• Subscription-based businesses. For example, subscription boxes or streaming services. Customers may forget their subscriptions, fail to recognize recurring charges, or mistakenly dispute charges.
  • Businesses dealing in high-value products or services, such as luxury goods or travel accommodations, are particularly vulnerable. The allure of obtaining expensive items or services without payment can make these businesses attractive targets for fraudulent chargeback claims.

How Can Companies Detect and Prevent Chargeback Fraud?

The chargeback dispute process requires significant time and resources for businesses. Consequently, preventing chargeback fraud successfully means that businesses must build a strong risk assessment management system consisting of different processes. Customer screening, ongoing monitoring, and authentication measures are just the beginning of a chargeback fraud prevention program.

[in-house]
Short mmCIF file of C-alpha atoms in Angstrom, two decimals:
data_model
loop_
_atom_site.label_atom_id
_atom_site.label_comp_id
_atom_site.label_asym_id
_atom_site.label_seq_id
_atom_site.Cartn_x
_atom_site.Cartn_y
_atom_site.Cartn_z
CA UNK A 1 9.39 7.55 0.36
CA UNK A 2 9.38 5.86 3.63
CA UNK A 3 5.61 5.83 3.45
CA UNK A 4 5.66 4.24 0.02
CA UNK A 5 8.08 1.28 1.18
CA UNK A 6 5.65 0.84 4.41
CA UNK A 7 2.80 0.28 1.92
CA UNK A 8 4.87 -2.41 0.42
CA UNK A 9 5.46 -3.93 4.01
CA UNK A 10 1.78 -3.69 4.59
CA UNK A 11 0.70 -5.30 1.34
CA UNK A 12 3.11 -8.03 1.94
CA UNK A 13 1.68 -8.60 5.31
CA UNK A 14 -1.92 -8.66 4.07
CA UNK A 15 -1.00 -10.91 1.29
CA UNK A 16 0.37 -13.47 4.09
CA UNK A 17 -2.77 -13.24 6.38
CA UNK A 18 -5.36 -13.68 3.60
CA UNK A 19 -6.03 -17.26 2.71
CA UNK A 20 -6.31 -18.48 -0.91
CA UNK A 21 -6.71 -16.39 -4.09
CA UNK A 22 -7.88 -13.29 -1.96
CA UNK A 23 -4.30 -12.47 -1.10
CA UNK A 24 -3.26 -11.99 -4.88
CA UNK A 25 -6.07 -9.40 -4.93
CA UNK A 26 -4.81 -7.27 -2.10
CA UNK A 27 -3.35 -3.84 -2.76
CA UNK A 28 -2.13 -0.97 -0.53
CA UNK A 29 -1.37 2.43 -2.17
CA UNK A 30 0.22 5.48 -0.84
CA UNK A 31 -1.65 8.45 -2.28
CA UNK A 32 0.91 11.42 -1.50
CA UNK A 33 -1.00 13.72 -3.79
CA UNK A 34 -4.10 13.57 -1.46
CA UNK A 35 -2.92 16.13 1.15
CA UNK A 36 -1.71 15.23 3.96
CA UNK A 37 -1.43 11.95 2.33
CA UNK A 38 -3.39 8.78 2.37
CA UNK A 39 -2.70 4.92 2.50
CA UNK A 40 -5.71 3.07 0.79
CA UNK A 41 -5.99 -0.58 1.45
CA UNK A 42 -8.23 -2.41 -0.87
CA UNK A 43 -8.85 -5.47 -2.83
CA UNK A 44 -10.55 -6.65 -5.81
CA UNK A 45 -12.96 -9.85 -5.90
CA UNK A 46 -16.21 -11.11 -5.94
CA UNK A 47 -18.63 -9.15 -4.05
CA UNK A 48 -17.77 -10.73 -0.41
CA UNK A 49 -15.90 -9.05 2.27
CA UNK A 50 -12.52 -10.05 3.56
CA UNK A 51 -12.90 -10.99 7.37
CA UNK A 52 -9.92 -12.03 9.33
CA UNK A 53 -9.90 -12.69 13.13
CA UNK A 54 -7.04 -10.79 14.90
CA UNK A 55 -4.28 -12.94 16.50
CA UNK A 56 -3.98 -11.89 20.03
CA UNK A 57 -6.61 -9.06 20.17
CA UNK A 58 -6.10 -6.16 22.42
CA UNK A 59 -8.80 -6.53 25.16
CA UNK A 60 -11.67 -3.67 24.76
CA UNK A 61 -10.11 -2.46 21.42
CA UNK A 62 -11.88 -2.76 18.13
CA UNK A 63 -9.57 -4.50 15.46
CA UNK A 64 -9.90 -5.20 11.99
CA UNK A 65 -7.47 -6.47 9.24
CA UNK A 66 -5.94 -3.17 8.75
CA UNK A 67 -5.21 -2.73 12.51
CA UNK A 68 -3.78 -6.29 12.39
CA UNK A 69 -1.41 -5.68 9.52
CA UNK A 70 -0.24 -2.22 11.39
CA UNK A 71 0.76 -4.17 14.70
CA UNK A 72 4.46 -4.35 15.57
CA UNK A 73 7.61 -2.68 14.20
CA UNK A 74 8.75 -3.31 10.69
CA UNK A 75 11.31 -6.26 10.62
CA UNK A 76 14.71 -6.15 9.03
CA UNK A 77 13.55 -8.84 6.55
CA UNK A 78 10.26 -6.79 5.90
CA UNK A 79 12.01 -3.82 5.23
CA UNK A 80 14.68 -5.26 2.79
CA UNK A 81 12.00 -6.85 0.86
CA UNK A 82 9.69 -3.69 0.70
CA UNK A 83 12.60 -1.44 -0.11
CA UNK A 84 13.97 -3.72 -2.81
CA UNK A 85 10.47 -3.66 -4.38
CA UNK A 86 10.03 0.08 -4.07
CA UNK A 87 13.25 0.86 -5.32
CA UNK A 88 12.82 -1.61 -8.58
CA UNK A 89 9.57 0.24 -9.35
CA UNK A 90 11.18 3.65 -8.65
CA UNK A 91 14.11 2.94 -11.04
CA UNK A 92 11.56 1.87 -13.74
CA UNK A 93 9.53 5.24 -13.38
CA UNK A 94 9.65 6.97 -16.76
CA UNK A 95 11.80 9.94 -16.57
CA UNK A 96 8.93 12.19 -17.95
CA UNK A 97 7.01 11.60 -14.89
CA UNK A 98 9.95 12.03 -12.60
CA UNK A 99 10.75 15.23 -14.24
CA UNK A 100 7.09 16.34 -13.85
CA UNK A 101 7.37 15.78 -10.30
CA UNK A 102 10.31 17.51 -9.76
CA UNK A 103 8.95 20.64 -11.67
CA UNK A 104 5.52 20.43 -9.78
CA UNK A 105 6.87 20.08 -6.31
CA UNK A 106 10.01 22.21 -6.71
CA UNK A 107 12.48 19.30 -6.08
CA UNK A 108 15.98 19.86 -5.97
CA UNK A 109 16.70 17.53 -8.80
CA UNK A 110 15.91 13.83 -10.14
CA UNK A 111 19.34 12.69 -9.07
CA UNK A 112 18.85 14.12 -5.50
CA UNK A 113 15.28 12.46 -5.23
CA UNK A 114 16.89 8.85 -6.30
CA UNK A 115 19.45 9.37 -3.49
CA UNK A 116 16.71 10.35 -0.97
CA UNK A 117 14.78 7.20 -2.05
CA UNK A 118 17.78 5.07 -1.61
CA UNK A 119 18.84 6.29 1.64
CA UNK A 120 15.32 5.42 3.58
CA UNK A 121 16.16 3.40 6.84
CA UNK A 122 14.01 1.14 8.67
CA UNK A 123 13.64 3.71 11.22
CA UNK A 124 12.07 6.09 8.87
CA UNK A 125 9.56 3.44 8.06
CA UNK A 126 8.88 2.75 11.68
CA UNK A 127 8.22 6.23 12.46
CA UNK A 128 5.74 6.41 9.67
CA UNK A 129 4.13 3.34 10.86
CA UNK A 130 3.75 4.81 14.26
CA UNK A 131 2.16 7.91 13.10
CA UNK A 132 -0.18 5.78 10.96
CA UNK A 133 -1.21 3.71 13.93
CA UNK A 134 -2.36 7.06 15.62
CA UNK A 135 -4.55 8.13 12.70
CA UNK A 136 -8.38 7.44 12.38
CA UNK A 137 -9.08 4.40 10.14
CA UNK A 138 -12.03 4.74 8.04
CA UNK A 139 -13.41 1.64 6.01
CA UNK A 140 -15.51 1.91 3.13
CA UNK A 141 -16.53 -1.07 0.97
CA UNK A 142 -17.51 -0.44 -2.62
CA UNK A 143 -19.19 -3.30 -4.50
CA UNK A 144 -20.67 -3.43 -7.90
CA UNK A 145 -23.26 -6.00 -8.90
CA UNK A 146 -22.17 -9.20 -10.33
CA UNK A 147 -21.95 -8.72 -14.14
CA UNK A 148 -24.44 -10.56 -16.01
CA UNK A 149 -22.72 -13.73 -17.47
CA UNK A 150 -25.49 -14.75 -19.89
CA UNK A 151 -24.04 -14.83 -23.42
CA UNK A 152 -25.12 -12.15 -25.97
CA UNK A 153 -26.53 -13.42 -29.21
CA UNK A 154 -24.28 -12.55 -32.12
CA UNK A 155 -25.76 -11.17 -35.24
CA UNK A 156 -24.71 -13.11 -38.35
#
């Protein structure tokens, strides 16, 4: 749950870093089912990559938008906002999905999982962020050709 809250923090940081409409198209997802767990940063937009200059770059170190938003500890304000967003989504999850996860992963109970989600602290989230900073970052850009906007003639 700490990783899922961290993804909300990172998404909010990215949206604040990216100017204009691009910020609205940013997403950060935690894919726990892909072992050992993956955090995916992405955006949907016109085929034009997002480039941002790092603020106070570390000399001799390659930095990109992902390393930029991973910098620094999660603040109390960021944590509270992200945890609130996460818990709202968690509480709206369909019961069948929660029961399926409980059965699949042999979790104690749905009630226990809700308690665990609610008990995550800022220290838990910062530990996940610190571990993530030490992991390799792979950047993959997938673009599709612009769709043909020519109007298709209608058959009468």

While some businesses often choose not to dispute fraudulent chargebacks due to the effort and cost being not worthwhile, we recommend looking at some tools and processes that will help prevent chargeback fraud:

1. Have Clear Cancellation and Return Policies

Always ensure that your customers are well-informed about the process to cancel or return their orders if they decide to do so. This will significantly improve their overall experience. Ambiguity around subscription opt-outs typically leads to numerous chargebacks. By providing clear and accessible cancellation and return procedures, you can effectively reduce chargebacks and enhance customer satisfaction.